Reindeer can dig through snow for food, but not ice. So, during a typical snowy season, most of the reindeer population does not suffer. But a milder climate has led to more rain than snow, followed by more ice and less access to food, Pedersen said

According to NPI, Svalbard has been disproportionally affected by climate change, which has had major consequences for animals native to the region. According to the National Oceanic and Atmospheric Administration’s Arctic Report Card for 2018, the region has been warming at twice the rate as the rest of the planet in recent years.

And climate change isn’t the only threat to Norway’s reindeer population. In 2017, freight trains killed more than 100 reindeer in the Helgeland region over a three day period. In 2016, more than 300 wild reindeer were killed by lightning in central Norway.

After being severely depleted by hunting in the early 20th century, the population of reindeer in Norway has significantly recovered since becoming a protected species in 1925. But climate change threatens to reverse the work that has been done. 

Reindeer can be found in almost all non-glaciated areas of the archipelago, according to NPI. According to the National Oceanic and Atmospheric Administration’s Arctic Report Card for 2018, caribou and reindeer populations have declined 56 percent over the last two decades.

NPI estimates the population of Svalbard reindeer to be somewhere between 400-1,200, while the total reindeer population for all of Norway is estimated to be around 220,000.

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Trump: Seeks change WTO’s developing country definition

Trump: Seeks change WTO’s developing country definition

Pres.Trump on developing country status

  • Pres. Trump seeks change to WTO’s developing country definition
  • site China in WTO developing country status effort
  • Orders US trade representative to seek changes at WTO
  • Says China, Brunei, Hong Kong, Kuwait, Macau, Qatar, Singapore, UAE, Mexico, South Korea and Turkey are wealthy countries that currently claim developing country status at WTO
  • if WTO does not make substantial progress toward reforms within 90 days, USTR should no longer treat certain countries as developing countries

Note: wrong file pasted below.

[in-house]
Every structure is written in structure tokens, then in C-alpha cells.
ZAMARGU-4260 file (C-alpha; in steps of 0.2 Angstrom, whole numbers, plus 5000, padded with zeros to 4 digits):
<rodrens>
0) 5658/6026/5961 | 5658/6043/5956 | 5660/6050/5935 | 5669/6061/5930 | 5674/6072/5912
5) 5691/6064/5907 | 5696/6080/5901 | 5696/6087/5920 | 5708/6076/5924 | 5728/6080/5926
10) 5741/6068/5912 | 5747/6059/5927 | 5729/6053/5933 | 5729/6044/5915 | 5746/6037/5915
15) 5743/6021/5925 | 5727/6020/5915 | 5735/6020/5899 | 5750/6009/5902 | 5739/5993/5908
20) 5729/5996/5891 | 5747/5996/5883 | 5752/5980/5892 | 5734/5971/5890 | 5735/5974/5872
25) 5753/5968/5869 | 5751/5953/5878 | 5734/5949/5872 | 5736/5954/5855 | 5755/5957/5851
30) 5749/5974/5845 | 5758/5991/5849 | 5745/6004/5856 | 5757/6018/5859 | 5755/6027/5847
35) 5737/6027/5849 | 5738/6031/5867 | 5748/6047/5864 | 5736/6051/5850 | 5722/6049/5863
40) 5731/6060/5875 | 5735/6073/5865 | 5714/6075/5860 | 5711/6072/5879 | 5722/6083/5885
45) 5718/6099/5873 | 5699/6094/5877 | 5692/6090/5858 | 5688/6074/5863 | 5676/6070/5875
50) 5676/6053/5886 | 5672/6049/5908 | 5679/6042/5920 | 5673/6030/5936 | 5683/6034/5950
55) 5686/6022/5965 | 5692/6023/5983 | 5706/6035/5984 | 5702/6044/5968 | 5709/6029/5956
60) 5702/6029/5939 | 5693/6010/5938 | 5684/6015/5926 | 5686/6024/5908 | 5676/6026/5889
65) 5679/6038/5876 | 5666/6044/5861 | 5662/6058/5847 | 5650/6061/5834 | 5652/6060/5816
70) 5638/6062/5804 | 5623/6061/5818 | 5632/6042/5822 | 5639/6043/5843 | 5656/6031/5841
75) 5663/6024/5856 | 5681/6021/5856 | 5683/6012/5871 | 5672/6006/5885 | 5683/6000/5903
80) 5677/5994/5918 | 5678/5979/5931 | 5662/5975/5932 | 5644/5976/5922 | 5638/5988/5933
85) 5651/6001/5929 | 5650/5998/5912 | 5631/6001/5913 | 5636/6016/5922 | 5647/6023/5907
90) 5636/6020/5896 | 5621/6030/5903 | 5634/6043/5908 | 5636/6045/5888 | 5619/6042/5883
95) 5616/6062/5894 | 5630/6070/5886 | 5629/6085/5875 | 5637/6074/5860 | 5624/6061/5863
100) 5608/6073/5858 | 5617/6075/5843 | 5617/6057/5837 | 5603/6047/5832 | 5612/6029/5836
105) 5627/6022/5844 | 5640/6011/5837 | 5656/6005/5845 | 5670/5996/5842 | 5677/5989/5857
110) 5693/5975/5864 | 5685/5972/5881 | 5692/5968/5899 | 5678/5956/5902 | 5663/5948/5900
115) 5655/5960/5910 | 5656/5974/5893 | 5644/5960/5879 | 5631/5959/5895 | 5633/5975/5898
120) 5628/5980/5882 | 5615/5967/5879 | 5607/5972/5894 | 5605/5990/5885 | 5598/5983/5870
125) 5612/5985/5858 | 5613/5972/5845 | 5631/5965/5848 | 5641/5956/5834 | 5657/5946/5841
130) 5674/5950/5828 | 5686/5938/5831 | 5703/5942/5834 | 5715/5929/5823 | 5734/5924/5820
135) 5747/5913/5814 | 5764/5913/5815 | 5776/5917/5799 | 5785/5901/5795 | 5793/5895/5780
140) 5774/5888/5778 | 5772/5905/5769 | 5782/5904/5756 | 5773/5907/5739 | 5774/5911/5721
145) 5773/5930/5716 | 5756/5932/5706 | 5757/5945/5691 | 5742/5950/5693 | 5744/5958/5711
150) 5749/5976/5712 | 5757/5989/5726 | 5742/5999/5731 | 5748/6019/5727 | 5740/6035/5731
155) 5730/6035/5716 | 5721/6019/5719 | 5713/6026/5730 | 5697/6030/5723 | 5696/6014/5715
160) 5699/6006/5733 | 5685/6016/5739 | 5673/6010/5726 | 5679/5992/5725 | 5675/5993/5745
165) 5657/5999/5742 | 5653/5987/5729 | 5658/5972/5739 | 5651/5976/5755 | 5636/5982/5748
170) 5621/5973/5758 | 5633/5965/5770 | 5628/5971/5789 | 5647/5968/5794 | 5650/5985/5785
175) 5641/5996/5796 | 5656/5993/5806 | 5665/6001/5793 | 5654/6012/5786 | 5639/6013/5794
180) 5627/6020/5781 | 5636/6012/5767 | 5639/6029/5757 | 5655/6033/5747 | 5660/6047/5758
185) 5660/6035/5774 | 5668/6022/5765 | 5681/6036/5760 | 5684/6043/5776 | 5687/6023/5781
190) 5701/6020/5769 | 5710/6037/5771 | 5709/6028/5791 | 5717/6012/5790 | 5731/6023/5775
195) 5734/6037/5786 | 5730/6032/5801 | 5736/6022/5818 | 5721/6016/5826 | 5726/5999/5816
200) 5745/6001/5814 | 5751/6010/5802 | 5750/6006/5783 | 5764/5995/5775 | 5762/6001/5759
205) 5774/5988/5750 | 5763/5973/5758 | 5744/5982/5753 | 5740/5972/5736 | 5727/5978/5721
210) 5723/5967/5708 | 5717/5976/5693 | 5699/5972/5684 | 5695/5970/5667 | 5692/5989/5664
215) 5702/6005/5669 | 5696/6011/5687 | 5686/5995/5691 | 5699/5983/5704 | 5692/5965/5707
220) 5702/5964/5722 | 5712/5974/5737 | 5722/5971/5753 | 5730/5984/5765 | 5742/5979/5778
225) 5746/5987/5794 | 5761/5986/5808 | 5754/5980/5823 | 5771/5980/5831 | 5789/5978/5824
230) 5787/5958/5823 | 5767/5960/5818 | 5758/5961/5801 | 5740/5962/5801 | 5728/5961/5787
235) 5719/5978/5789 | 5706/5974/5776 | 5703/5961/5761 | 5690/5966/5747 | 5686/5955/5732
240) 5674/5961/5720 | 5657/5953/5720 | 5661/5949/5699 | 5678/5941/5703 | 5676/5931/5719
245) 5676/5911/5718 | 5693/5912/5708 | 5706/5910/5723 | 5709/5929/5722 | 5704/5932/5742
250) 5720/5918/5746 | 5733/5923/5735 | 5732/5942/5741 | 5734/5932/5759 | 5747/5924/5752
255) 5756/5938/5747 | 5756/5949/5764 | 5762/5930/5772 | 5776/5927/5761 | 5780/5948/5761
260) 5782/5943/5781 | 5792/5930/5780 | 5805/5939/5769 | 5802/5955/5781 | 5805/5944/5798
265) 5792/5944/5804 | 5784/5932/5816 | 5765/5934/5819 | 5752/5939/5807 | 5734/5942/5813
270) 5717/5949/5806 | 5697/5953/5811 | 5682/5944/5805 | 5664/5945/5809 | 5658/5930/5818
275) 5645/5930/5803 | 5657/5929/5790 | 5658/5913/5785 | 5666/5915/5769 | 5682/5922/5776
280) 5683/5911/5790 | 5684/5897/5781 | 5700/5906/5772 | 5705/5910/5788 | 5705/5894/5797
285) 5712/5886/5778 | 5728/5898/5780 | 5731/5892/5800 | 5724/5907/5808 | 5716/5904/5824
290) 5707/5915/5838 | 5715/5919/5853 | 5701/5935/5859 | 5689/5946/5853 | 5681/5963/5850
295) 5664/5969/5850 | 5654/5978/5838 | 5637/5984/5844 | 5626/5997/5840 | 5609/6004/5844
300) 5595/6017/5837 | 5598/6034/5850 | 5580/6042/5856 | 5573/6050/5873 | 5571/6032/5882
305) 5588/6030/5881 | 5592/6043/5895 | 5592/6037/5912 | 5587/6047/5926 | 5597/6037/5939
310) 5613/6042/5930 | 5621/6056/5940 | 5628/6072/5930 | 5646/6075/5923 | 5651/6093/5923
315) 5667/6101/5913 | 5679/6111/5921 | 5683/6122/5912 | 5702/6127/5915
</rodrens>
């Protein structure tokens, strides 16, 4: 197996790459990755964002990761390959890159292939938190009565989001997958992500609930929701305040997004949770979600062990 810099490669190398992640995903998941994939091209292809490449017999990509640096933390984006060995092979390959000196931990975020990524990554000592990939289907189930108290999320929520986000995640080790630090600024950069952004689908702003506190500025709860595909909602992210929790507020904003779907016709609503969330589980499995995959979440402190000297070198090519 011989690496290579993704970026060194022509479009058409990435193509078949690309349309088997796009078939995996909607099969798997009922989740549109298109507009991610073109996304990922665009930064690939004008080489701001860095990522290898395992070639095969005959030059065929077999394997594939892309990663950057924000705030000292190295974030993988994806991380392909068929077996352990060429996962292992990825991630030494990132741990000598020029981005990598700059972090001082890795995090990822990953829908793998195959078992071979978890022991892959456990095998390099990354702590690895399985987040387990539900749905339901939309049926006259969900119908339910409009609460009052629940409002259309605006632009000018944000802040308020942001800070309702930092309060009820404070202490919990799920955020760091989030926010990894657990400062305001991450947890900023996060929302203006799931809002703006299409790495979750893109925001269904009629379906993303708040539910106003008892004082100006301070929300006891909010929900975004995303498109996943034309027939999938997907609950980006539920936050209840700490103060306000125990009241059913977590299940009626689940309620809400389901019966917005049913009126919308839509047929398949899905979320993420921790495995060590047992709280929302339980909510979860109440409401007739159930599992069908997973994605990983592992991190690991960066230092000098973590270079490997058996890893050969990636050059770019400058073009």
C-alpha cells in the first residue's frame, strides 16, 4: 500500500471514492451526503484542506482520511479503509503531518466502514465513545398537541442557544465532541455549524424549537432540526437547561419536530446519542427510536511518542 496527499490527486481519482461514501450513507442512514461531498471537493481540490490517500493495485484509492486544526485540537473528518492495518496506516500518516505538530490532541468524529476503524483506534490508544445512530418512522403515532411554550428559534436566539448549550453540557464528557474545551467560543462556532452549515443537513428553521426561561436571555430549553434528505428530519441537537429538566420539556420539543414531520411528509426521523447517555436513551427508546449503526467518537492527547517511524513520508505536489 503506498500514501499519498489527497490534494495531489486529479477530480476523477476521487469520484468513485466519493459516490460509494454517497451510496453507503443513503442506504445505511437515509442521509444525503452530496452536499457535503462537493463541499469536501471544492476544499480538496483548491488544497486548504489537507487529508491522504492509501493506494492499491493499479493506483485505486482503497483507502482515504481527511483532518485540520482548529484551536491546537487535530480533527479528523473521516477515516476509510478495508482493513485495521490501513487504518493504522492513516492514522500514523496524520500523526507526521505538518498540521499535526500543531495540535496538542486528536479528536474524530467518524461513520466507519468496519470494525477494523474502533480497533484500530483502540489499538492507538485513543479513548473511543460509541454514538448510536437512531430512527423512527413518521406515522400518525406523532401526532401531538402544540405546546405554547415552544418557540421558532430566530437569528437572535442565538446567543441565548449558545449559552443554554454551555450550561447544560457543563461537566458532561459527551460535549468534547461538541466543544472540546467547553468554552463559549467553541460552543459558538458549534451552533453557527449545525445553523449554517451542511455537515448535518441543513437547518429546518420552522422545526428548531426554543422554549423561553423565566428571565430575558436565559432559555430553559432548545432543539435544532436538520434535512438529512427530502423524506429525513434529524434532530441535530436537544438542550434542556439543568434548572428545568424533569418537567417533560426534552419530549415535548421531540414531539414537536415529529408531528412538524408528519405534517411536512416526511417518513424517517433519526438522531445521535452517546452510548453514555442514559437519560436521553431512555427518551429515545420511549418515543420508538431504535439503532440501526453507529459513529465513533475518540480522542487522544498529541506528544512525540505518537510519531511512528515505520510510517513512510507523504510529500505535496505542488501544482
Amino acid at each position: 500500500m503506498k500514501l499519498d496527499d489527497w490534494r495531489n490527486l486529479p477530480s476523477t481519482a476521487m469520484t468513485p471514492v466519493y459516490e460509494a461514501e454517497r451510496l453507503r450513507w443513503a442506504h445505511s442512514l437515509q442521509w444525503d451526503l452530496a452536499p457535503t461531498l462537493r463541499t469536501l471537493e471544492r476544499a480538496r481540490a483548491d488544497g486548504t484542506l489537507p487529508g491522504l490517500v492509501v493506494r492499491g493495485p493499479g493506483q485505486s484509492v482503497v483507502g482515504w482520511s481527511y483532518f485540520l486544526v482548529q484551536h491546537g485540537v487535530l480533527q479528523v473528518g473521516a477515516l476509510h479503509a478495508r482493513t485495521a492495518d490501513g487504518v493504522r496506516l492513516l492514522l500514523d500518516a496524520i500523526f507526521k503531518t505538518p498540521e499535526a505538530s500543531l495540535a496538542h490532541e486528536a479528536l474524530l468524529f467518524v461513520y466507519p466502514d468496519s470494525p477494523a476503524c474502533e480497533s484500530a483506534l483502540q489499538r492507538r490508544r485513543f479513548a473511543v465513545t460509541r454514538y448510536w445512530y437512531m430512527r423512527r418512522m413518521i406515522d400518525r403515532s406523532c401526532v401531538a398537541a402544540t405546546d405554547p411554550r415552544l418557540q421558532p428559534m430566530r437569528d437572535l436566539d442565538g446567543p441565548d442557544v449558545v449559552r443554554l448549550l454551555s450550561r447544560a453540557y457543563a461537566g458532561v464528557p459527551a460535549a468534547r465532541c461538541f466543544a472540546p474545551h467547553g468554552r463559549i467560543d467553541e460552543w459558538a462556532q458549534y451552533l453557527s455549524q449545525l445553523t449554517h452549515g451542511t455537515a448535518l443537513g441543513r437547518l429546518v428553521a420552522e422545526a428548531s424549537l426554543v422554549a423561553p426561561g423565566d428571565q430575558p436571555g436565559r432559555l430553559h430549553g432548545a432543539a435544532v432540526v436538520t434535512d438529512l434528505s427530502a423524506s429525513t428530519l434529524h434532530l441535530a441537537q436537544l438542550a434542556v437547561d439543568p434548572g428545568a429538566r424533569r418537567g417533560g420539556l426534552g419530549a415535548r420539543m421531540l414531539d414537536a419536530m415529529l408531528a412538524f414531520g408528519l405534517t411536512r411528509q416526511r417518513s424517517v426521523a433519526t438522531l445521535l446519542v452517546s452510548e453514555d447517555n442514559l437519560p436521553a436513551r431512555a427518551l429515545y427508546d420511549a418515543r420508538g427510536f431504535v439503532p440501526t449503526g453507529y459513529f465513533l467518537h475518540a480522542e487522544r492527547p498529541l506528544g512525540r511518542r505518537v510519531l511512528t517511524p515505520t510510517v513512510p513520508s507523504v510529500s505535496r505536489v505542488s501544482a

• without reforms, USTR will not support countries membership in OECD

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Olympics – Sponsorship rule change will not apply to everyone: Canadian official

© Reuters. A child plays in water near Olympic rings placed at Madureira Park ahead of the Rio 2016 Olympic Games in Rio de Janeiro © Reuters. A child plays in water near Olympic rings placed at Madureira Park ahead of the Rio 2016 Olympic Games in Rio de Janeiro

By Karolos Grohmann

LAUSANNE, Switzerland, (Reuters) – Changes in Germany to the Olympic rule that restricted sponsorship opportunities for athletes during a Games are not a “one-size-fits-all” decision for all countries, Canadian Olympic Committee President Tricia Smith said on Wednesday.

In February German athletes and their sponsors scored a major victory over the International Olympic Committee, earning more possibilities to advertise during the Tokyo 2020 Games and raising alarm bells within the Olympic body.

The German Cartel Office ruled the IOC and the German Olympic Sports Confederation (DOSB) were subject to existing competition laws and would need to grant more rights for promotional activities ahead of and during the Games.

While this decision sets a European precedent, it is not legally binding in other parts of the world.

“We had discussions with our athletes’ commission,” Smith, a lawyer, told Reuters in an interview on the sidelines of an IOC session.

“It may not be one-size fits-all. I don’t think it is, Certainly not in the changing landscape of this issue.

“The changes that will be proposed to rule 40 by the IOC will accommodate a lot of athletes’ wishes and allow them to continue their affiliation with long-term sponsors. I think it is a reasonable approach,” Smith said,

Rule 40 of the Olympic Charter states “no competitor, team official or other team personnel who participates in the Olympic Games may allow his person, name, picture or sports performances to be used for advertising purposes during the Olympic Games”.

It is seen as major advantage for Olympic sponsors, who sign up because until now they had exclusive exposure rights during the Games in all Olympic venues and areas. The German decision changes that for German athletes.

As a result the IOC has urged national Olympic committees to discuss the matter with athletes. It is not clear if and when the IOC will propose changes to Rule 40.

“The funding the IOC gets really funds the sports movement in the world. You have to make sure that is protected. The IOC puts 90 percent of their money back into sports,” Smith said.